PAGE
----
Modern European Coins and Medals

The largest portion of the Numismatic Collection is comprised of modern money (16th–20th centuries) – Turkish, Austrian, German and other European countries’ money, firstly coins and then banknotes. The purchased specimens of European coins dated to the period from the 16th to the 18th centuries originated in the territory of the village of Sirča and they confirm the well-known historical fact that the Turkish-Austrian border went through the territory of this village. During the excavation works, an extraordinary find of a German taler from the Archbishopric of Trier with the representation of St. Peter with the keys was found. It can be classified into the oldest modern coins in the Collection. The Legacy of Leposava Aleksić Zarić is particularly worth mentioning. It enriched the Numismatic Collection with 67 exhibits, out of which 13 are medals, of different origin and extreme value, made by famous European medallists.

Coins of the Modern Serbian State, Montenegro and Yugoslavia

Serbia under Turkish rule was granted the status of principality with internal autonomy by the Hatt-i-sharif of 1830 and its 1833 amendment. The Hatt-i-sharifs did not foresee the right of the Principality of Serbia to its own money, but it was not forbidden, either. Several types of foreign copper, silver and gold coins (papal, Turkish, Austrian, Russian…) were used. It was necessary for the Principality of Serbia to start minting its own copper coins. At the beginning of 1868, Prince Mihailo Obrenović III sent the Minister of Finance, Kosta Cukić, to Vienna, with the task to create conditions for minting Serbian coinage and, after his return, the beginning of minting was approved by the decision of March 14th, 1868. The coins were minted in the Main Imperial and Royal Minting House in Vienna (Wiener Hauptműnzamt). The engravers were Anton Scharff (for 1 para and 10 paras) and Friedrich Leisek (for 5 paras). The coins were minted from the alloy made of: 95% copper, 4% tin and 1% zinc.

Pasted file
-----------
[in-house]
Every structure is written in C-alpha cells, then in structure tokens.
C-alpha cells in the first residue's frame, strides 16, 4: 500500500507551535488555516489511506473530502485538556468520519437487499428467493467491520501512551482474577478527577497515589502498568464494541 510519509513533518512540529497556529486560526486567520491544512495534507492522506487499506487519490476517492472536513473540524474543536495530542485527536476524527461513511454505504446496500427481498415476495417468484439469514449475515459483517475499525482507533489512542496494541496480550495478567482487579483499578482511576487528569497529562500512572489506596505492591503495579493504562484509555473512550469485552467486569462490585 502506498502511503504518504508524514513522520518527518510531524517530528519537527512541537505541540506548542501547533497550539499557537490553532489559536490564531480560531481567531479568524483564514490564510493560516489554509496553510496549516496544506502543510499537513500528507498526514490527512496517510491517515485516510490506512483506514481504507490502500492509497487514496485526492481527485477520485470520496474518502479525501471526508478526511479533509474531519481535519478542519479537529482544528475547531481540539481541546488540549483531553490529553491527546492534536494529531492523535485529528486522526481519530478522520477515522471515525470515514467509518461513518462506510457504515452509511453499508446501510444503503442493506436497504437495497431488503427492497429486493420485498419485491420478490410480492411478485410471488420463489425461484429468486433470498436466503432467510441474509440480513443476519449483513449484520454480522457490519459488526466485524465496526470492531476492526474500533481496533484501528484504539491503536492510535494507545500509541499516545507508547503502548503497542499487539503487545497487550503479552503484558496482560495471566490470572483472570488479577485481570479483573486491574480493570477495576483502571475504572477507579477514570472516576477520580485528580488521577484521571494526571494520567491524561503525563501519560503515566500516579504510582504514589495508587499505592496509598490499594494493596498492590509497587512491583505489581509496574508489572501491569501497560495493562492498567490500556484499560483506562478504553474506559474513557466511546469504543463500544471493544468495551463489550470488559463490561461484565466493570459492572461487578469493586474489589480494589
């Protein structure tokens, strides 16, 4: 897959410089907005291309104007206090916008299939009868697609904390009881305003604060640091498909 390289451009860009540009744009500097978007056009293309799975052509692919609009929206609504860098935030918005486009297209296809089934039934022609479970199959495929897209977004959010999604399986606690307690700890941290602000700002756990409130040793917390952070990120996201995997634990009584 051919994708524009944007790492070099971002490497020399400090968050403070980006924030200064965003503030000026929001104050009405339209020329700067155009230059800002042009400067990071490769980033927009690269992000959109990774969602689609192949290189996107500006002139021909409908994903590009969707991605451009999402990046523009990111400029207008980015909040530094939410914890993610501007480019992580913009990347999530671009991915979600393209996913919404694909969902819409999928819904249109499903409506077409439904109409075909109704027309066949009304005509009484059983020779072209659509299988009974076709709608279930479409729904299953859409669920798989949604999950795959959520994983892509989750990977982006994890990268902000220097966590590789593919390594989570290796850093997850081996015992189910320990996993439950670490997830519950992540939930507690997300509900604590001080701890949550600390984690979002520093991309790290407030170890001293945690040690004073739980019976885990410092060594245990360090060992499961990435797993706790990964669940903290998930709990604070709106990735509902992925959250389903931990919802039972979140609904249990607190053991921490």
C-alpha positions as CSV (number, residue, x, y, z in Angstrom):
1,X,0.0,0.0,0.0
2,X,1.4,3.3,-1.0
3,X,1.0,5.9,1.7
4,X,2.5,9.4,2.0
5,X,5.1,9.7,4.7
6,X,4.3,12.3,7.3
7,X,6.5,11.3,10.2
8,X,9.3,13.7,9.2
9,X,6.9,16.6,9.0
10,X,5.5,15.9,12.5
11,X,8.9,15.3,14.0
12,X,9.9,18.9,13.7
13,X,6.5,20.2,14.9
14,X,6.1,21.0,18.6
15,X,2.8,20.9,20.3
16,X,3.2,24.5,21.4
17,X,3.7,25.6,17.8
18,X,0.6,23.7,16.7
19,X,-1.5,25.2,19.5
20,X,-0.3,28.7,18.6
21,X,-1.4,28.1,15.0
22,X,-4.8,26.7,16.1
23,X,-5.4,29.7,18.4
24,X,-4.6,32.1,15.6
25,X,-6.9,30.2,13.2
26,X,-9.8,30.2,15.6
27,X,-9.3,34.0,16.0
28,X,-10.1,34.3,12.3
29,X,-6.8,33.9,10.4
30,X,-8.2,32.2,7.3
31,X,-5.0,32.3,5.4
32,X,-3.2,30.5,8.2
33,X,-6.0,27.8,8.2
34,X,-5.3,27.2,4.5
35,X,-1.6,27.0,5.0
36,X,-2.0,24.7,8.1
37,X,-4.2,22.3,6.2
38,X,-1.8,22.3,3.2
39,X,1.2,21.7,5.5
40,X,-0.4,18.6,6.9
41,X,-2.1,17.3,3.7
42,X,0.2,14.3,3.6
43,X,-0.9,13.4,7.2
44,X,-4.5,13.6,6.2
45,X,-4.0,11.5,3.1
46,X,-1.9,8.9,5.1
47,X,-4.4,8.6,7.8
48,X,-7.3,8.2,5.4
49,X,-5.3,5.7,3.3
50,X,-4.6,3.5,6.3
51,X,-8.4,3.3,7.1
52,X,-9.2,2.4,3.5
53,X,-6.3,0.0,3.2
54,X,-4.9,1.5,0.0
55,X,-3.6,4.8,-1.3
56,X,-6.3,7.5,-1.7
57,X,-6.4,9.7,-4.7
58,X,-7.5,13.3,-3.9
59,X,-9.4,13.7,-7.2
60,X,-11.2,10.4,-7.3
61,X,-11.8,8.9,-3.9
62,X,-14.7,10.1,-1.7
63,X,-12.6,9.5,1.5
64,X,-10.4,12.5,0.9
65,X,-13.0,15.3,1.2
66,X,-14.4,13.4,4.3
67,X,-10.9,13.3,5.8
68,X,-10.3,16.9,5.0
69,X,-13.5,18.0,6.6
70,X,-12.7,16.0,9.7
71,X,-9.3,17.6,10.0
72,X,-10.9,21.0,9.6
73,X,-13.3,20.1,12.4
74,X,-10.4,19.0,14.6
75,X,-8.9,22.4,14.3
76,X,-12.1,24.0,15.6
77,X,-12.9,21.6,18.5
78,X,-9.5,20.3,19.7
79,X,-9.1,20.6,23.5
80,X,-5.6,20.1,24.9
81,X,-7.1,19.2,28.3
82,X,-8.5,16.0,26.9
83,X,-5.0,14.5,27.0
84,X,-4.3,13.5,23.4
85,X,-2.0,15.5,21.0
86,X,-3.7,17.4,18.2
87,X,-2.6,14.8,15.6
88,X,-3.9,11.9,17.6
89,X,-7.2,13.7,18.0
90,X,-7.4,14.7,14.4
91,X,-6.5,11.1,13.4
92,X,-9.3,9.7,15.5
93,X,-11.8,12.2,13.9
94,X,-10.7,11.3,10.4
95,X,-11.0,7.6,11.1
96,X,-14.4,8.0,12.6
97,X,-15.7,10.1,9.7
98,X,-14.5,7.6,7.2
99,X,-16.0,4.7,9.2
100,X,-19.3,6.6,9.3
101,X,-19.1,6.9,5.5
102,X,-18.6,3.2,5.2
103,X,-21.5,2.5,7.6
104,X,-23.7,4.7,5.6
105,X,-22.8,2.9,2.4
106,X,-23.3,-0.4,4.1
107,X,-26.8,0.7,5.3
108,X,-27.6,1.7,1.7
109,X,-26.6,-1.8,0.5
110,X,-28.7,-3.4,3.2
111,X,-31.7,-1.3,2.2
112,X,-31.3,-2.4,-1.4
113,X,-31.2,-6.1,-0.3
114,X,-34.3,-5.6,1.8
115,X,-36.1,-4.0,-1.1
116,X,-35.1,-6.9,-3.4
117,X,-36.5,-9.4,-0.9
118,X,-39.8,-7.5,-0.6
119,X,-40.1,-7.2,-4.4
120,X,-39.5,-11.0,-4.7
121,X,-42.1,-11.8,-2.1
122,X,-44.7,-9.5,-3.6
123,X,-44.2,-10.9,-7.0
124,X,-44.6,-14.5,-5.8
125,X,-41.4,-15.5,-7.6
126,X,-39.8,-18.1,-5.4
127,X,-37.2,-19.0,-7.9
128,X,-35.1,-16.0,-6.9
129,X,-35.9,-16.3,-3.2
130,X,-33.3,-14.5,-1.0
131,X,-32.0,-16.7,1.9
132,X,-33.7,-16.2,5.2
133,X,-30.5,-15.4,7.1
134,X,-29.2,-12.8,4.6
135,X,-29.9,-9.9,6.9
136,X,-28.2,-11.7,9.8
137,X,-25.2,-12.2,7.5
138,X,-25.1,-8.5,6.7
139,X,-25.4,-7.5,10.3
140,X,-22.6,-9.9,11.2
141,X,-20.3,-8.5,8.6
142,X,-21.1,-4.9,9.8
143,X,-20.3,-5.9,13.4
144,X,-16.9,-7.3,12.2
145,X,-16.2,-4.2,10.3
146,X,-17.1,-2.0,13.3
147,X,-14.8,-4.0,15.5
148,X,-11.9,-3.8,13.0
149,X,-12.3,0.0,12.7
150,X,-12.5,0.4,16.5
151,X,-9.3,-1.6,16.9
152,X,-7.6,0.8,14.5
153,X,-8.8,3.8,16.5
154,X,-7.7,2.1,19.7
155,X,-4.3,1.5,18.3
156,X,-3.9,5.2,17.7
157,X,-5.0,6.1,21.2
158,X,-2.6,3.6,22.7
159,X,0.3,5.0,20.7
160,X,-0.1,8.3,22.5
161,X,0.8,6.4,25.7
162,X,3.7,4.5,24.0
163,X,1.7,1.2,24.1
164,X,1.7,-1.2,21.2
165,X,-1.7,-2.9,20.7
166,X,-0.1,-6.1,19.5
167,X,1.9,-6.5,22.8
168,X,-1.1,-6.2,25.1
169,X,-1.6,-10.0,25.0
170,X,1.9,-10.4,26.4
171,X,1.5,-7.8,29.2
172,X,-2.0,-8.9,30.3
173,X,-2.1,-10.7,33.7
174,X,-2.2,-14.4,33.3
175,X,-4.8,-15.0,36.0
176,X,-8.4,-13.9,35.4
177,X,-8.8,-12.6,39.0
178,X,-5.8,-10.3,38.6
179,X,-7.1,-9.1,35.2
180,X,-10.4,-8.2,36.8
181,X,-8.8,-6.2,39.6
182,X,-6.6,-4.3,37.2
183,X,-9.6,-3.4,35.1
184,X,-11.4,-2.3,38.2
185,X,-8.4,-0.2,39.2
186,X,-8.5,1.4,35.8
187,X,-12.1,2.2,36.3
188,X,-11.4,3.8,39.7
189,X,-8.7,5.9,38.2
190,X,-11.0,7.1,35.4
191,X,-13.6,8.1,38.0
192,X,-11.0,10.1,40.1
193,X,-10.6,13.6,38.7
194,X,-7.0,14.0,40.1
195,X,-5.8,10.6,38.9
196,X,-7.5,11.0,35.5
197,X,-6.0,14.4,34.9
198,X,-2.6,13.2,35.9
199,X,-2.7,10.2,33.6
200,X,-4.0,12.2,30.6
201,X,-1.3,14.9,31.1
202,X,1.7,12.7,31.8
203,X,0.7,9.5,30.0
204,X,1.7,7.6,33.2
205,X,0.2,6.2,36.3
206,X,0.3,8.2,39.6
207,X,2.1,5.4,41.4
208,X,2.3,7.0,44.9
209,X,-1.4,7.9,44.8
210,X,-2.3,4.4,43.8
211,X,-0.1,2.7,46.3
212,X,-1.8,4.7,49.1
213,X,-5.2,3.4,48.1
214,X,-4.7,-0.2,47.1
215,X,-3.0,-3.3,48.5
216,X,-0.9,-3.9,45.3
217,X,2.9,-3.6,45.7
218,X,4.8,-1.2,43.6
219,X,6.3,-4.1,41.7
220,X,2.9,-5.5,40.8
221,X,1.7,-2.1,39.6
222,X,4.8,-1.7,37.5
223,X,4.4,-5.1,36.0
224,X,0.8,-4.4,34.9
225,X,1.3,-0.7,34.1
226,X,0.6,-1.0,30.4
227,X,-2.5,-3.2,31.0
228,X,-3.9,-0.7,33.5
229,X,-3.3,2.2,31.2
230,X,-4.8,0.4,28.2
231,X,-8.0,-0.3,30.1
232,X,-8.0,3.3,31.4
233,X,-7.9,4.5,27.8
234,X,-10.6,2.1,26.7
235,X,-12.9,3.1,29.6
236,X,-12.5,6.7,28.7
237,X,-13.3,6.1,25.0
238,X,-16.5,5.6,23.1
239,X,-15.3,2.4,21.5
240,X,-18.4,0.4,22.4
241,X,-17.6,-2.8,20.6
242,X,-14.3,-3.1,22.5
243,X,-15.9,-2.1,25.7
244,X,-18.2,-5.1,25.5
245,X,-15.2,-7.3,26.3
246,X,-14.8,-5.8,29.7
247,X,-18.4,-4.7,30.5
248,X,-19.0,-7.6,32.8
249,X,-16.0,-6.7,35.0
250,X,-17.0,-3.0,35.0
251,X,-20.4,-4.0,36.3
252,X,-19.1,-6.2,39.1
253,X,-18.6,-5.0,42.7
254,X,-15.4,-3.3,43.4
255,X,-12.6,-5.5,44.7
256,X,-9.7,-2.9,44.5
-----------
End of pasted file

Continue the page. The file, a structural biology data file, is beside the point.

The idea about minting first Serbian silver coins of 50 paras, 1 dinar and 2 dinars appeared in the period when Prince Milan Obrenović IV began to rule independently. The Principality of Serbia adopted a new monetary system which was based on the principles and provisions of the Paris Monetary Convention of 1865, which created the so-called Latin Monetary Union, although Serbia formally did not join the Convention. The DINAR was introduced as the unit of the Serbian monetary system. The coins were minted in Vienna, i.e. the Main Minting House in Vienna (Wiener Hauptműnzamt) in 1875, with 835/1000 fineness. The engravers were: A. Scharff (for 50 paras and 2 dinars) and F. Leisek (for 1 dinar).

Pin It on Pinterest